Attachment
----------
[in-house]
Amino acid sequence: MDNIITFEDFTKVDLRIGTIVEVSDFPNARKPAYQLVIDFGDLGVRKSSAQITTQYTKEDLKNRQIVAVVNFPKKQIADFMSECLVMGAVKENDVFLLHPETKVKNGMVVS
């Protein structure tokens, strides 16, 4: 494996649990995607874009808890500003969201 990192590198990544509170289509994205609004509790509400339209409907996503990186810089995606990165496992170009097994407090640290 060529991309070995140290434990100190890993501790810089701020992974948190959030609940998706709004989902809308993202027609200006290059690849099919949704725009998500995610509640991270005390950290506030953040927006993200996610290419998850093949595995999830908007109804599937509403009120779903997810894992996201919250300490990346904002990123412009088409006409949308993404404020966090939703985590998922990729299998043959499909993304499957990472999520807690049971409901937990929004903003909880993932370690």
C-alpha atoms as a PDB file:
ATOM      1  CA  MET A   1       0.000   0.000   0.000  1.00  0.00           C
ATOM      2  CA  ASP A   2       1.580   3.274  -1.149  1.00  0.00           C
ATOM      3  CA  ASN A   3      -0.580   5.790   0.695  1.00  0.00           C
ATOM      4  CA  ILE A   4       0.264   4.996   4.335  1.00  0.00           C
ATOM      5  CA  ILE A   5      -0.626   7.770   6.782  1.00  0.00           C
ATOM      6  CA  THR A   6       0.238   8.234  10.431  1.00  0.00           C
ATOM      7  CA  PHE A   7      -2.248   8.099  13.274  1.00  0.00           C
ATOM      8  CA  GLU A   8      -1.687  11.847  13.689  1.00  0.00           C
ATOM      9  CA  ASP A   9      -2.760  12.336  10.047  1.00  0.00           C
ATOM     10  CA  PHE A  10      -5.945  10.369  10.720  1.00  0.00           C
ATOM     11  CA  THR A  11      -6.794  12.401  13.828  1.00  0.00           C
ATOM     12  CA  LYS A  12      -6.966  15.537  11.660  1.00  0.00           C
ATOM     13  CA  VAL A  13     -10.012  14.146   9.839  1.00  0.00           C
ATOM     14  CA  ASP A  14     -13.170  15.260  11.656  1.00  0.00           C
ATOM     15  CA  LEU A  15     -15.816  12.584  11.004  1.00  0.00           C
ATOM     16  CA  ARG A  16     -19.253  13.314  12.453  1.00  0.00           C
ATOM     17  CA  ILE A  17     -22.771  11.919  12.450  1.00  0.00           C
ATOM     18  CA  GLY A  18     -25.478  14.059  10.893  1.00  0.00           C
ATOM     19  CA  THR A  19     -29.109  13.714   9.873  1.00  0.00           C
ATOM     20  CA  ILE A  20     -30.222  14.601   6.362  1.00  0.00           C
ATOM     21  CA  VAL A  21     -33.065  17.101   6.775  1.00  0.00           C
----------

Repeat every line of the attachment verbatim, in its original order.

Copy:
[in-house]
Amino acid sequence: MDNIITFEDFTKVDLRIGTIVEVSDFPNARKPAYQLVIDFGDLGVRKSSAQITTQYTKEDLKNRQIVAVVNFPKKQIADFMSECLVMGAVKENDVFLLHPETKVKNGMVVS
């Protein structure tokens, strides 16, 4: 494996649990995607874009808890500003969201 990192590198990544509170289509994205609004509790509400339209409907996503990186810089995606990165496992170009097994407090640290 060529991309070995140290434990100190890993501790810089701020992974948190959030609940998706709004989902809308993202027609200006290059690849099919949704725009998500995610509640991270005390950290506030953040927006993200996610290419998850093949595995999830908007109804599937509403009120779903997810894992996201919250300490990346904002990123412009088409006409949308993404404020966090939703985590998922990729299998043959499909993304499957990472999520807690049971409901937990929004903003909880993932370690």
C-alpha atoms as a PDB file:
ATOM      1  CA  MET A   1       0.000   0.000   0.000  1.00  0.00           C
ATOM      2  CA  ASP A   2       1.580   3.274  -1.149  1.00  0.00           C
ATOM      3  CA  ASN A   3      -0.580   5.790   0.695  1.00  0.00           C
ATOM      4  CA  ILE A   4       0.264   4.996   4.335  1.00  0.00           C
ATOM      5  CA  ILE A   5      -0.626   7.770   6.782  1.00  0.00           C
ATOM      6  CA  THR A   6       0.238   8.234  10.431  1.00  0.00           C
ATOM      7  CA  PHE A   7      -2.248   8.099  13.274  1.00  0.00           C
ATOM      8  CA  GLU A   8      -1.687  11.847  13.689  1.00  0.00           C
ATOM      9  CA  ASP A   9      -2.760  12.336  10.047  1.00  0.00           C
ATOM     10  CA  PHE A  10      -5.945  10.369  10.720  1.00  0.00           C
ATOM     11  CA  THR A  11      -6.794  12.401  13.828  1.00  0.00           C
ATOM     12  CA  LYS A  12      -6.966  15.537  11.660  1.00  0.00           C
ATOM     13  CA  VAL A  13     -10.012  14.146   9.839  1.00  0.00           C
ATOM     14  CA  ASP A  14     -13.170  15.260  11.656  1.00  0.00           C
ATOM     15  CA  LEU A  15     -15.816  12.584  11.004  1.00  0.00           C
ATOM     16  CA  ARG A  16     -19.253  13.314  12.453  1.00  0.00           C
ATOM     17  CA  ILE A  17     -22.771  11.919  12.450  1.00  0.00           C
ATOM     18  CA  GLY A  18     -25.478  14.059  10.893  1.00  0.00           C
ATOM     19  CA  THR A  19     -29.109  13.714   9.873  1.00  0.00           C
ATOM     20  CA  ILE A  20     -30.222  14.601   6.362  1.00  0.00           C
ATOM     21  CA  VAL A  21     -33.065  17.101   6.775  1.00  0.00           C